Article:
LONDON (Thomson Reuters Foundation) - Iranian women are sharing videos of themselves flouting laws forcing them to wear headscarves in public, despite a ruling they could face up to ten years in jail for doing so, a prominent activist said on Wednesday.
Masih Alinejad, a U.S.-based Iranian journalist, started a social media campaign in 2014 encouraging women in Iran to share self-portraits without the Islamic veil, which she then shares on her Facebook page, “My Stealthy Freedom”.
She said campaigners had continued to send her pictures and videos after Tehran’s Revolutionary Court said on Monday that they could face up to 10 years in prison.
“Today I have received lots of videos from inside Iran. And women in these videos are braver and angrier than before,” she told the Thomson Reuters Foundation in emailed comments.
She said Iran’s government was “scared of women practising civil disobedience and engaging in peaceful protest”.
Many Muslim women cover their heads in public with the hijab as a sign of modesty, although some critics see it as a sign of female oppression.
Under Iran’s Islamic law, imposed after the 1979 revolution, women are obliged to cover their hair in public. Violators are publicly admonished, fined or arrested.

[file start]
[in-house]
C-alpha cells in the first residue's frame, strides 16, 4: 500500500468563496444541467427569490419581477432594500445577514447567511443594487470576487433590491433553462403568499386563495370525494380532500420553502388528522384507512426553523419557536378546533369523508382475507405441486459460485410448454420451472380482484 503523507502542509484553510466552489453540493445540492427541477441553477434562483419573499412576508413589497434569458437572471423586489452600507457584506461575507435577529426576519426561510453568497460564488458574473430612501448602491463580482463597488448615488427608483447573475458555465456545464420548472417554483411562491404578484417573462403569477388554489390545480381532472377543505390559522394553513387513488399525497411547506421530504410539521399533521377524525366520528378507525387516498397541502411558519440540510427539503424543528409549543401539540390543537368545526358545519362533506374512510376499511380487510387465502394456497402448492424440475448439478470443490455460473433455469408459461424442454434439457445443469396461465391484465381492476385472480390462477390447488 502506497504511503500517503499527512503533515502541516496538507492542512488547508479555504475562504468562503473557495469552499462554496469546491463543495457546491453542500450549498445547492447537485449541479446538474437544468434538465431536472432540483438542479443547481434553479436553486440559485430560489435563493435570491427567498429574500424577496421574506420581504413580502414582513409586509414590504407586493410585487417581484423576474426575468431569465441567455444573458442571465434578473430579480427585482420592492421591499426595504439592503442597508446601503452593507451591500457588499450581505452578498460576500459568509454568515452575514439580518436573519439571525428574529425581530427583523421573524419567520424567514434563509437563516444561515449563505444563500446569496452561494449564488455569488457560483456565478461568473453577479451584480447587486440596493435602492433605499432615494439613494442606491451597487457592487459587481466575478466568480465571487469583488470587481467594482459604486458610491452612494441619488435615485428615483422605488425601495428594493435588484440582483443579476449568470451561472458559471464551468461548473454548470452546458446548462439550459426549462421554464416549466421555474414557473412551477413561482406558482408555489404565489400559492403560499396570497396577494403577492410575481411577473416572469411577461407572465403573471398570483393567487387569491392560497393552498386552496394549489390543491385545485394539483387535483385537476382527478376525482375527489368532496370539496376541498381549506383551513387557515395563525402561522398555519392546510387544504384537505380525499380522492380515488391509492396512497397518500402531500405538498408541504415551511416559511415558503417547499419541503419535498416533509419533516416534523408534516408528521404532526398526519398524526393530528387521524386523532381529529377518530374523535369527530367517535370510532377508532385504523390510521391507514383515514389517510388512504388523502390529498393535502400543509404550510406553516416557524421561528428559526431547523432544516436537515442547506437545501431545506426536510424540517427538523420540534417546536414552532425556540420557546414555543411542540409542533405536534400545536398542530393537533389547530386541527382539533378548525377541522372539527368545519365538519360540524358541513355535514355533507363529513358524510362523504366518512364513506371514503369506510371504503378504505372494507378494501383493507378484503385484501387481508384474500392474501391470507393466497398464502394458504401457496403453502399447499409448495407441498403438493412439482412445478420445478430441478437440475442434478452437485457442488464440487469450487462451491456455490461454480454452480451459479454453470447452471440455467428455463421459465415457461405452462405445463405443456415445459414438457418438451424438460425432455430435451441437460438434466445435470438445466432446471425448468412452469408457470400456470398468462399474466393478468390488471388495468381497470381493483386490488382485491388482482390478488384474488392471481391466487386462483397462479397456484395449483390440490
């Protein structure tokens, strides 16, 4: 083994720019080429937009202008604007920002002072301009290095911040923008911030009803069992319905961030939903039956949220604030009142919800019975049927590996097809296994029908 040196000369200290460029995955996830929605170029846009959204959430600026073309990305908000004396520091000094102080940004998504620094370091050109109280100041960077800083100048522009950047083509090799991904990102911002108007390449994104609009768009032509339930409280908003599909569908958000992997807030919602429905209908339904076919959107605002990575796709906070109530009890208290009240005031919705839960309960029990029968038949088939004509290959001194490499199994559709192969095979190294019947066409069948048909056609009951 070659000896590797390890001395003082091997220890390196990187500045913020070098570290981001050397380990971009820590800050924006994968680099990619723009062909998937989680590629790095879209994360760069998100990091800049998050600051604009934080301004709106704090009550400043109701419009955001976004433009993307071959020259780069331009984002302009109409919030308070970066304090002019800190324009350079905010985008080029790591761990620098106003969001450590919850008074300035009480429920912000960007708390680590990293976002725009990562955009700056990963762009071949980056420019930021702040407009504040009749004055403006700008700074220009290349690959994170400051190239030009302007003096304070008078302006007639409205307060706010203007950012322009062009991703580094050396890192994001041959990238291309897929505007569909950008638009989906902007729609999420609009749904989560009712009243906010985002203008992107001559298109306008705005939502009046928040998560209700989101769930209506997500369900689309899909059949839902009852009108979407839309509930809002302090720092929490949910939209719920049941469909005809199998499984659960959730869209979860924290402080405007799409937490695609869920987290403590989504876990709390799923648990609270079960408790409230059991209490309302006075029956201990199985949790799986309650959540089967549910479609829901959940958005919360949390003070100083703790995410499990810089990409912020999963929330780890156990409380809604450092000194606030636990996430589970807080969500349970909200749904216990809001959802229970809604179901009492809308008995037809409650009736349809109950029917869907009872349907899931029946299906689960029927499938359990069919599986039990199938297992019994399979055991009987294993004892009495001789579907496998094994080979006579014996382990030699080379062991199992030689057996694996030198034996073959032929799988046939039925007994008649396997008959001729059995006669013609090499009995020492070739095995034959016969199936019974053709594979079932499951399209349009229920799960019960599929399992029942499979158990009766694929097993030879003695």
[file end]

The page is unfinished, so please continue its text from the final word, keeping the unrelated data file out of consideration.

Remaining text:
Those in breach of the law can face a prison sentence of up to two months, according to rights group Amnesty International, which says women and girls are regularly stopped in the street by morality police and vigilantes.
The head of the Tehran’s Revolutionary Court said those sharing protest videos with Alinejad – who Tehran deems to be acting on behalf of the United States – could be imprisoned for up to a decade under laws relating to cooperating with an enemy state.
“All those women who send the video footage of removing their hijab to her will be sentenced to between one to 10 years of jail,” Musa Ghazanfarabadi told the semi-official Fars news agency.
The Iran embassy in London did not immediately respond to a request for additional comment.
At least 39 women were arrested last year in connection with anti-hijab protests, according to Amnesty.
Iran’s laws are written in a “very broad and vague manner” and that can be used by courts to increase penalties for women’s rights protesters, said Raha Bahreini, an Iran researcher with Amnesty.
“This is a distressing pattern which shows that they want to increase their crackdown on this peaceful movement and they want to punish those who dare to defy compulsory veiling laws with very severe penalties,” she said.
Reporting by Sonia Elks @soniaelks; Editing by Tom Finn and Claire Cozens. Please credit the Thomson Reuters Foundation, the charitable arm of Thomson Reuters, that covers humanitarian news, women's and LGBT+ rights, human trafficking, property rights, and climate change. Visit news.trust.org
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